E A , ~ ~ . v . I ~ , ~ e . v . K,mf.-1
taiiied from the least squares program are shown in Table I. Molar extinction coefficients were also obtained, but no effort was made to select the wave length of maximum absorption so that they were not included. I n a consideration of the nature of the forces binding the complex, most certainly one must include the classical dispersioii or van der Waals forces. However, keeping in mind the experimental estimates of the eiectron affinities of the polycyclic aromatic hydrocarbons and the relatively low ionizatioii potentials of the methylbenzeries, it seems possible, at least, that chargetransfer forces coulld contribute significantly to the binding energy. Since no charge-transfer bands mere observed, the only correlation which one can make with these complexes is with the thermodynamic properties. According to Mulliken's3~*charge-transfer theory the resonance energy as a consequence of charge transfer is given by
where E N is the energy of the ground state referenced to the zero energy of the separated molecules; Eo is the energy of the no-bond state and includes electrostatic interactions such as (dispersionforces; E1 is the energy of the dative (charge-transfer) state before resonance interaction is considered ; HO1 is the resonance integral of the "no-bond" state and the dative state; S is the overlap integral of these same two states. The difference in energy (E, - Eo) has been expressed by Hastings, et aLj5as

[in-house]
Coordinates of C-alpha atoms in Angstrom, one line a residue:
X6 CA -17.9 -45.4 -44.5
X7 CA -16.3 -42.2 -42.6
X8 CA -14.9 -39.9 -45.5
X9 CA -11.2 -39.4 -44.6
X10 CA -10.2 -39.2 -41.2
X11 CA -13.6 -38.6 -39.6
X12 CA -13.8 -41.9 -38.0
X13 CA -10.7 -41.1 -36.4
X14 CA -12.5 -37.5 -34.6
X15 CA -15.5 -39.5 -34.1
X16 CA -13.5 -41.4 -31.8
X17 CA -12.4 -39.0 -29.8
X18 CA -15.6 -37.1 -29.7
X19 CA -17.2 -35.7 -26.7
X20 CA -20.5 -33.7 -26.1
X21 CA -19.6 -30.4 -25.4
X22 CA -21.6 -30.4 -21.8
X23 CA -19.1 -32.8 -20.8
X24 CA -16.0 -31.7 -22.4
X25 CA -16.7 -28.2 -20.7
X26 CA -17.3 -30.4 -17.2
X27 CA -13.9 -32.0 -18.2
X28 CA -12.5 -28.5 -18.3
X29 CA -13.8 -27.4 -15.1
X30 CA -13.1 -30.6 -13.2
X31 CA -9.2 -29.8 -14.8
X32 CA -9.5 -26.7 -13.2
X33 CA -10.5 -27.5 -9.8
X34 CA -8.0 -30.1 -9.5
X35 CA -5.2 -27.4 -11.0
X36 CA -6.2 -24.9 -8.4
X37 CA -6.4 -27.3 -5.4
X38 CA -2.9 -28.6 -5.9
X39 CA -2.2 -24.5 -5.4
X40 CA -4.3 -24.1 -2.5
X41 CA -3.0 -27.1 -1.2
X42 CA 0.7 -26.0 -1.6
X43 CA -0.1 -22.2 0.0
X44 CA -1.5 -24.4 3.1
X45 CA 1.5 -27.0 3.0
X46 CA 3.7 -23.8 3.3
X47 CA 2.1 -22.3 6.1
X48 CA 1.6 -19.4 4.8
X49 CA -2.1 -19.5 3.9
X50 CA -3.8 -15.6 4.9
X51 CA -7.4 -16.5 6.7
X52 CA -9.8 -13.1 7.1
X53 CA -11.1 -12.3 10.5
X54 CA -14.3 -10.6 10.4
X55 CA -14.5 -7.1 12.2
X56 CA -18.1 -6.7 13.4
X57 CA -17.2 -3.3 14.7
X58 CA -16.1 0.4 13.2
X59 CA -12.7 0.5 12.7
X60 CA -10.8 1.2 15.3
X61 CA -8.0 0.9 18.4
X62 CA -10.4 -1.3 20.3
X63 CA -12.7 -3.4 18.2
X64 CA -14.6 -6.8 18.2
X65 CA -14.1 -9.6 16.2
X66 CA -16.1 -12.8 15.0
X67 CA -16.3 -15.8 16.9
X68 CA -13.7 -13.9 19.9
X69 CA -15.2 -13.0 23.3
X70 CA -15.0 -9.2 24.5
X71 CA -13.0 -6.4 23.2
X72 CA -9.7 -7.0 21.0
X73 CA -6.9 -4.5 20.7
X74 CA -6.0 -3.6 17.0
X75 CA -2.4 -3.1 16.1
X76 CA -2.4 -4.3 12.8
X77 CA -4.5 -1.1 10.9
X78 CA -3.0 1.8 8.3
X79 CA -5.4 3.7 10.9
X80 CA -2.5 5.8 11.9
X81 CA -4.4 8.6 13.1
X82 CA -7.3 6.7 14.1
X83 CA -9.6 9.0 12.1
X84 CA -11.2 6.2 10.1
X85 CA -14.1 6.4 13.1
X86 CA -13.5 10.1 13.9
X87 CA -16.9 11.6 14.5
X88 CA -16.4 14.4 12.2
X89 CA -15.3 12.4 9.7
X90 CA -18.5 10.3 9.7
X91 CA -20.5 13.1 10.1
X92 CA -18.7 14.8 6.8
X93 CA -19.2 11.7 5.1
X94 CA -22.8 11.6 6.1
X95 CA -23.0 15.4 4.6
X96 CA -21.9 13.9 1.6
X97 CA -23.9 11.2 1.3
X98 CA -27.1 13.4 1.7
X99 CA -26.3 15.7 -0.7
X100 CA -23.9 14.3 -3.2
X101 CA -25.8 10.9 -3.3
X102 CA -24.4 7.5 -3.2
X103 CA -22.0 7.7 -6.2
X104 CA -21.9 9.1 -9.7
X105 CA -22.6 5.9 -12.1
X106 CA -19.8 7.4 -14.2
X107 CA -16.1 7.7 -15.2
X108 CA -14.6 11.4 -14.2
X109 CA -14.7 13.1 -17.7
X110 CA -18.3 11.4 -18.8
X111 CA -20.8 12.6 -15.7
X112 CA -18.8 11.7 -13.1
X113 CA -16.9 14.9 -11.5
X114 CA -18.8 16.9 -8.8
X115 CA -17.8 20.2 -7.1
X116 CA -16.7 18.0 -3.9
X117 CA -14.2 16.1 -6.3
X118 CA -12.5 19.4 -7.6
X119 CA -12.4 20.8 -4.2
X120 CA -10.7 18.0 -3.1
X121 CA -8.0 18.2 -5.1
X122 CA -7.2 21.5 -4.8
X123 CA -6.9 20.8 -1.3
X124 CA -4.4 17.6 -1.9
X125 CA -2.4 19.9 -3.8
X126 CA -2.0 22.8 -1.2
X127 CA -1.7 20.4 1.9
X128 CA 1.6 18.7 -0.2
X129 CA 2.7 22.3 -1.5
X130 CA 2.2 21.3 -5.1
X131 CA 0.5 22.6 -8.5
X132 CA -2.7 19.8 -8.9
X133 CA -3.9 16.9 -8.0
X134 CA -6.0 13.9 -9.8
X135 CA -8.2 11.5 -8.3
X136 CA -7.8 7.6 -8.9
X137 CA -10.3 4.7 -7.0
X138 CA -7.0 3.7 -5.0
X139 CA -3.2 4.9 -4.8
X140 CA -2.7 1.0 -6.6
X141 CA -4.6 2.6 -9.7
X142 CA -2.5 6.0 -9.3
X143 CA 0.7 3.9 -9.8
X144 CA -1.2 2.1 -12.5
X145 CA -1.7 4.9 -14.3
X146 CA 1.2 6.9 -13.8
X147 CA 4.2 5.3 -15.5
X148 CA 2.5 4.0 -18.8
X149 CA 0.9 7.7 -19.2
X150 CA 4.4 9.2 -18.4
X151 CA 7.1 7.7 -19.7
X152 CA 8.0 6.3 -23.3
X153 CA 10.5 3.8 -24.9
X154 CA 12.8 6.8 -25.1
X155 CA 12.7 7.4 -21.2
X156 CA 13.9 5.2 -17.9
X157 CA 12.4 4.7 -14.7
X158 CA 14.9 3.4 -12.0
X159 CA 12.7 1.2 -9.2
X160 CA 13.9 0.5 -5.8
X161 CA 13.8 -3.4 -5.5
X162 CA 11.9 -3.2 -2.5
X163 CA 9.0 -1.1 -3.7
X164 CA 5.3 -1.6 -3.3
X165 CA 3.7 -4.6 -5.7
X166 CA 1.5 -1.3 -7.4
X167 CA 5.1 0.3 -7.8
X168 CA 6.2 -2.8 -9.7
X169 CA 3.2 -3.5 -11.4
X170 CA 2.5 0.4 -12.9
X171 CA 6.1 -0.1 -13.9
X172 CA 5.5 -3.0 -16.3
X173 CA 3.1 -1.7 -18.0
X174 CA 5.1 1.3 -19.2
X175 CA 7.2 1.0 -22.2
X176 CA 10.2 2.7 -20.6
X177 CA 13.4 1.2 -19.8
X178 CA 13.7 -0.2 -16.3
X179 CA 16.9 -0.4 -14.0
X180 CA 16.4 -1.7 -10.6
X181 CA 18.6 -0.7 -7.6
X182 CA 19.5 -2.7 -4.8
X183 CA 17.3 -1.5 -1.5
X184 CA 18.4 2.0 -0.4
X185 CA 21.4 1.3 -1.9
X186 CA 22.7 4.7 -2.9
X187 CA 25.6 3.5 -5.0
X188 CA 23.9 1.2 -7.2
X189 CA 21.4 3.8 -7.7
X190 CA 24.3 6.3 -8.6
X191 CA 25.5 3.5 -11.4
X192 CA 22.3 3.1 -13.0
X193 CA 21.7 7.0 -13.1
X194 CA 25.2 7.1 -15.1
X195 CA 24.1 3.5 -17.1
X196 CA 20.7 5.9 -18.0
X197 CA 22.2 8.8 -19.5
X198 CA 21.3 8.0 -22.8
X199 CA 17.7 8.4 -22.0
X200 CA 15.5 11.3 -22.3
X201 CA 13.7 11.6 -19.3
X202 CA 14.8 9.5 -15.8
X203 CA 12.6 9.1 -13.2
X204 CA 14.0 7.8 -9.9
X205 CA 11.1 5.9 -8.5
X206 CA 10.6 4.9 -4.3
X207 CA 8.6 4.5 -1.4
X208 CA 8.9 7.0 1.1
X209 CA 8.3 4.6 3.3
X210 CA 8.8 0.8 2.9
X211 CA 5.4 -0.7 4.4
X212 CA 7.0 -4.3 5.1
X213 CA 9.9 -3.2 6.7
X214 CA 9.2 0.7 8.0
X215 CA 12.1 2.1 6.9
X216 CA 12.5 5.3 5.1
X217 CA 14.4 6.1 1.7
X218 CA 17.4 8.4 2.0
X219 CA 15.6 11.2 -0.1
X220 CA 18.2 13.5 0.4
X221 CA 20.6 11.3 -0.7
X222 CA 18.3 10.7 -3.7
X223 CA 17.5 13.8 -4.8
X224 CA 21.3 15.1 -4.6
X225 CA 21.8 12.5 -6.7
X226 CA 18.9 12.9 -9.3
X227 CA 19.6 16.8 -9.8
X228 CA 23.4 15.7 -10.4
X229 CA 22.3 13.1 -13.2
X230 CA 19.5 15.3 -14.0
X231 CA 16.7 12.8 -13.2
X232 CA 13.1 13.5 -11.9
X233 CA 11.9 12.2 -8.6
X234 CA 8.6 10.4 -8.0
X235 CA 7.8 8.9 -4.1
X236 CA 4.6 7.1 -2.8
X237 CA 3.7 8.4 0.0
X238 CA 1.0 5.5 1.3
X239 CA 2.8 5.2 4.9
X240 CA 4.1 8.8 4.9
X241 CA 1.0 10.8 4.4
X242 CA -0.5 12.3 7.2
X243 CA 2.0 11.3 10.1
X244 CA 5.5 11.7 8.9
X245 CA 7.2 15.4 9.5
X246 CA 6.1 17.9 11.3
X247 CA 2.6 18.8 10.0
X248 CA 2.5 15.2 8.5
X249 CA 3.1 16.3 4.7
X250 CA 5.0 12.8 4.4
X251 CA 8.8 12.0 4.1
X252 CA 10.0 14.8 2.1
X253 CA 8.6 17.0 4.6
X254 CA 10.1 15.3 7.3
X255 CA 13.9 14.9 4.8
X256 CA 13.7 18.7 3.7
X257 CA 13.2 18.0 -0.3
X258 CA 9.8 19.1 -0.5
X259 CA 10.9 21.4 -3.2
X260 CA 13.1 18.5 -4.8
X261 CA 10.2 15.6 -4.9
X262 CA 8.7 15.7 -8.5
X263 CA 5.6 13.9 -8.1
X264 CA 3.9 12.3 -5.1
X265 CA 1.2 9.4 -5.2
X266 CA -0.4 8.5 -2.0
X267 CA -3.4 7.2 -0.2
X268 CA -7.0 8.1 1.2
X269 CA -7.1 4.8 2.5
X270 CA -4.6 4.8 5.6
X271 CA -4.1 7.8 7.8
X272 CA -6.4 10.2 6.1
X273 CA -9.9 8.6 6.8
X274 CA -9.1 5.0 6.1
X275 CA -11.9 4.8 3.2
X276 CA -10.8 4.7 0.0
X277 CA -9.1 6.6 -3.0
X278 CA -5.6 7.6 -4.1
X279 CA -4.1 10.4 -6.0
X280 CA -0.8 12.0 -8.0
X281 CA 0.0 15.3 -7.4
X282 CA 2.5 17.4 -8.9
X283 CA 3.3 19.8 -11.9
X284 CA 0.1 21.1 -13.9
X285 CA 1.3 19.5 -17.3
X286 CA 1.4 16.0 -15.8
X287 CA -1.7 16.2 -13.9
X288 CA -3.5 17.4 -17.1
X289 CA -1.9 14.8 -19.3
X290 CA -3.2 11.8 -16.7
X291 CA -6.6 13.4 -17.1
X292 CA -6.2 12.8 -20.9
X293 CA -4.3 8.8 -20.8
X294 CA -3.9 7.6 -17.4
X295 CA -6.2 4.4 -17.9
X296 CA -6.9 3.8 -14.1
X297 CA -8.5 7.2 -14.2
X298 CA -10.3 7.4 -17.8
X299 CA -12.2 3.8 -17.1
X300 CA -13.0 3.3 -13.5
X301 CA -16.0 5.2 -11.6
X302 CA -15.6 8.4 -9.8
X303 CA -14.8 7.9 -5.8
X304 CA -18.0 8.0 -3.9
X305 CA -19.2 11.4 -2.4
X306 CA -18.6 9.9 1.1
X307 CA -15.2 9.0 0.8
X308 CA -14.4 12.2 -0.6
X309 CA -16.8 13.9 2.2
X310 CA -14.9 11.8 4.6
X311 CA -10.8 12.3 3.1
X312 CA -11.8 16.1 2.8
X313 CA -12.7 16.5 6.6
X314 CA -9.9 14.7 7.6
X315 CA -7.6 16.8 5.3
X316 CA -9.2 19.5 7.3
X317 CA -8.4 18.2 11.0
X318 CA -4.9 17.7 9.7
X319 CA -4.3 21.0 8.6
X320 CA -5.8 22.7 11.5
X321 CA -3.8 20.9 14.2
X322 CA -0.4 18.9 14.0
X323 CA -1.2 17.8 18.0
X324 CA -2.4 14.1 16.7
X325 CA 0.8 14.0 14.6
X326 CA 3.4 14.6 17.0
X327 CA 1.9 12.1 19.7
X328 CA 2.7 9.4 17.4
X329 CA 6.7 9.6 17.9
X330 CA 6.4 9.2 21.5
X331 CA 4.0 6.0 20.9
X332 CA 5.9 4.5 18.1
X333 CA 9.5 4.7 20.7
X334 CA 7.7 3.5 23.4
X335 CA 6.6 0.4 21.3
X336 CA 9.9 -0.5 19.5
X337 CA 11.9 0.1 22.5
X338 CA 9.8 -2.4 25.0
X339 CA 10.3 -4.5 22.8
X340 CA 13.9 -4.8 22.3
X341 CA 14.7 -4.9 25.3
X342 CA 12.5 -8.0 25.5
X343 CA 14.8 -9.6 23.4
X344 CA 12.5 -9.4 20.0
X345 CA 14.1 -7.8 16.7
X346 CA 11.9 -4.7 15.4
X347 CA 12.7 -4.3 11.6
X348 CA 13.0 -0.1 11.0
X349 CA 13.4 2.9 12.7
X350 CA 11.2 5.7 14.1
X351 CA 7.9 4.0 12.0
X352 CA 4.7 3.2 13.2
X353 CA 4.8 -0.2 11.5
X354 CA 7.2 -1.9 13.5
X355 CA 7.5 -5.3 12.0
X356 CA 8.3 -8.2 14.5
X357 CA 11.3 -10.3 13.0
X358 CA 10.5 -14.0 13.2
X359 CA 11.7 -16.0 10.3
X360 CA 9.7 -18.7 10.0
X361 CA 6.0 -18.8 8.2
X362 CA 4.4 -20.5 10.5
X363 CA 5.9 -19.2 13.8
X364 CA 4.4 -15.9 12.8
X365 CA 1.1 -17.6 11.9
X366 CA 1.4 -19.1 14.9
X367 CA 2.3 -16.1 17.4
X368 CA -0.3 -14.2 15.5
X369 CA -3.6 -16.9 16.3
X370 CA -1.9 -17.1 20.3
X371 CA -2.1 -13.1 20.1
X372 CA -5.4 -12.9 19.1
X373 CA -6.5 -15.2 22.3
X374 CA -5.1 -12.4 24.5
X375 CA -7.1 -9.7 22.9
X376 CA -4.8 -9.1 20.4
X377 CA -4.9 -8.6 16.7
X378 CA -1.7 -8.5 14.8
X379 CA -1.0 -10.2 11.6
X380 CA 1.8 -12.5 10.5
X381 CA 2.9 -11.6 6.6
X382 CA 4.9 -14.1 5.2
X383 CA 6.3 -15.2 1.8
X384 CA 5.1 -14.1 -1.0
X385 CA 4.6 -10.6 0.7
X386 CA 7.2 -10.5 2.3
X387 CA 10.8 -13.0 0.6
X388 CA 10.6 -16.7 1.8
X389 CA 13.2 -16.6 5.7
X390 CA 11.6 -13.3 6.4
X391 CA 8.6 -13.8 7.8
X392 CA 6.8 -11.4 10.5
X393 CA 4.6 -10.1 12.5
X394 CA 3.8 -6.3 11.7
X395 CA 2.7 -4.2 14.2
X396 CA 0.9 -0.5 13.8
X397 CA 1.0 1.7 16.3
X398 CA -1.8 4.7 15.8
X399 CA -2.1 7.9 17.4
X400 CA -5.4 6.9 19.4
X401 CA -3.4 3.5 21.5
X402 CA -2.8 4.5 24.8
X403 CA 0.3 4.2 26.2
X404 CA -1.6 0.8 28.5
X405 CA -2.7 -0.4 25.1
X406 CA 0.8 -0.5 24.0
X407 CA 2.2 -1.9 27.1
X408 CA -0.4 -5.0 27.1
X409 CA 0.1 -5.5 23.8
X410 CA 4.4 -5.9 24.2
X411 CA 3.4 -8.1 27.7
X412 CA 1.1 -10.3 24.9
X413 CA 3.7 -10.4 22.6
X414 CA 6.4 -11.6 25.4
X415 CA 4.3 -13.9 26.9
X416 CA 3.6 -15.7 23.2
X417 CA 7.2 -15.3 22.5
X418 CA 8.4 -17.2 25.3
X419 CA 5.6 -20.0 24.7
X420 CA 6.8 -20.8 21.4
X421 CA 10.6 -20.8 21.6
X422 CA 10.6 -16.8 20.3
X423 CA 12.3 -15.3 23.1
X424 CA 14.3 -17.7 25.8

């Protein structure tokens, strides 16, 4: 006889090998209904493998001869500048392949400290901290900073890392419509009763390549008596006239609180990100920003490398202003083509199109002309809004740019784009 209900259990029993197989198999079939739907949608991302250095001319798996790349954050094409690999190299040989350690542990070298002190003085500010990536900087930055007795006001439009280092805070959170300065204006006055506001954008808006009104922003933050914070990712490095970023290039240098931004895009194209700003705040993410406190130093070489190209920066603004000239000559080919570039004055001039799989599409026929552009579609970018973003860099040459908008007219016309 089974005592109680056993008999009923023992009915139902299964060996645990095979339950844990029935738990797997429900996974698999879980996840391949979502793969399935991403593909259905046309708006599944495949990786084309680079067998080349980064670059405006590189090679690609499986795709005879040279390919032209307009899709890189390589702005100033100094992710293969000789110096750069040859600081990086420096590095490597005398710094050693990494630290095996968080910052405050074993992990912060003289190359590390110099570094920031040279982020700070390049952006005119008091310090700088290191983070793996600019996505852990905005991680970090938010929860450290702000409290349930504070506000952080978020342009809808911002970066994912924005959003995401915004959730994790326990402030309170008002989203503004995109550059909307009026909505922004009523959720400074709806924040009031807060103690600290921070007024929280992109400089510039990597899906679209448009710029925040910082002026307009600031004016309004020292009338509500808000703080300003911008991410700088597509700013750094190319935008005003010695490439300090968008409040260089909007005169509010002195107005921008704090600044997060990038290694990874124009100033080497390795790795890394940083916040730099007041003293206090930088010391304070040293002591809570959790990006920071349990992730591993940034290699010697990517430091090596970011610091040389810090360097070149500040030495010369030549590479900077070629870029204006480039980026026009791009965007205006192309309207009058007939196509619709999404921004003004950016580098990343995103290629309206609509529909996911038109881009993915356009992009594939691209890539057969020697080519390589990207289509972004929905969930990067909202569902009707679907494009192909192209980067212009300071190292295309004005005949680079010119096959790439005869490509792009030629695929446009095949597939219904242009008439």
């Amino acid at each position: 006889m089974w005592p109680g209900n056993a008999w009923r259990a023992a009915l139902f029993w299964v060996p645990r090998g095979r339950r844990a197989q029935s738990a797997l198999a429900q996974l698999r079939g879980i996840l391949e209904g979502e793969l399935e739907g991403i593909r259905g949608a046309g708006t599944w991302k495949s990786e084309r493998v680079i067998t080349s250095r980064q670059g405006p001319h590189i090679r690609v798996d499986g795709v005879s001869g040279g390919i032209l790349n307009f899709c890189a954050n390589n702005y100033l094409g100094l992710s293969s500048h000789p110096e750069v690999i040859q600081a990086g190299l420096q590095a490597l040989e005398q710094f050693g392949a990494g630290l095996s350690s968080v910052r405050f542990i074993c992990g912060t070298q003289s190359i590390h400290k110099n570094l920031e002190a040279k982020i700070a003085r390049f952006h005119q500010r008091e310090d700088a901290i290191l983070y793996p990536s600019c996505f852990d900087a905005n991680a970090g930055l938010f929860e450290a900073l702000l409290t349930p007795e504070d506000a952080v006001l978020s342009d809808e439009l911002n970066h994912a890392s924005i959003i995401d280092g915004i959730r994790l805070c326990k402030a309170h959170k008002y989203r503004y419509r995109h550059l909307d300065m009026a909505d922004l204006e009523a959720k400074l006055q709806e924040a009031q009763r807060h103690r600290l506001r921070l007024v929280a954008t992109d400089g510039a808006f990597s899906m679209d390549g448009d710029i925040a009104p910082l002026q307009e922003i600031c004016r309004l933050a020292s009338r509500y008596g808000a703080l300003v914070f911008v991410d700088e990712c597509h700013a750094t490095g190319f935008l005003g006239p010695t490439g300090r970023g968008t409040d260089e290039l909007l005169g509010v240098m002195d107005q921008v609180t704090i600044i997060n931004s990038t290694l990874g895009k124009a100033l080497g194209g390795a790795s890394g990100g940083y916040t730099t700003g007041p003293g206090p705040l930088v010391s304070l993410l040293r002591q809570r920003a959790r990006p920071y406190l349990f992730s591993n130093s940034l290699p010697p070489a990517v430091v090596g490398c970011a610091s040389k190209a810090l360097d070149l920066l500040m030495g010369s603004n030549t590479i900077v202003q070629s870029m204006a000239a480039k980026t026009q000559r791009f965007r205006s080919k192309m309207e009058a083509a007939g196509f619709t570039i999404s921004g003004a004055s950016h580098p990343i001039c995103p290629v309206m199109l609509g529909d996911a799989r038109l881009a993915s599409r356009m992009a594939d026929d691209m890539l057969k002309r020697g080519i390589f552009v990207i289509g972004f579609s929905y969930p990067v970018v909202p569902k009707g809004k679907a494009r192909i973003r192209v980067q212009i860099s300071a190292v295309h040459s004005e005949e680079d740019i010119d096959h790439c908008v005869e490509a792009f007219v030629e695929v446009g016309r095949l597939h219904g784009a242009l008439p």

where I B is the ionimtion potential of the base (methylbenzene), EA is the electron affinity of the polycyclic aromatic hydrocarbon, T A B is the separation of the charged molecules iii the charge-transfer state, and C-kU is the difference in th.e dispersion aiid dipole energies of the "no-bond" and dative states. Substitution of eq. 16 into ey. 15 yields
-1icGIyiin20has suggested tllak for a series of similar
complexes, Holis proportional t o S. If we furthermore assume that for a series of similar complexes X and (e2/rtlB CAB)are constant
Actually, X and HOl would not remain exactly constant; however, the variation in these quantities is probably small compared to the change in I n and Eg. Finally, for a condeiised system EN can be replaced by the change in enthalpy, AH", and for simple complexes as observed in charge-transfer21 or hydrogen-bondedZ2 complexes, AH" is found to be linearly related to AFO. We then hare an equation relating AF" with I B and EA which is AF"
I B - E A - Cz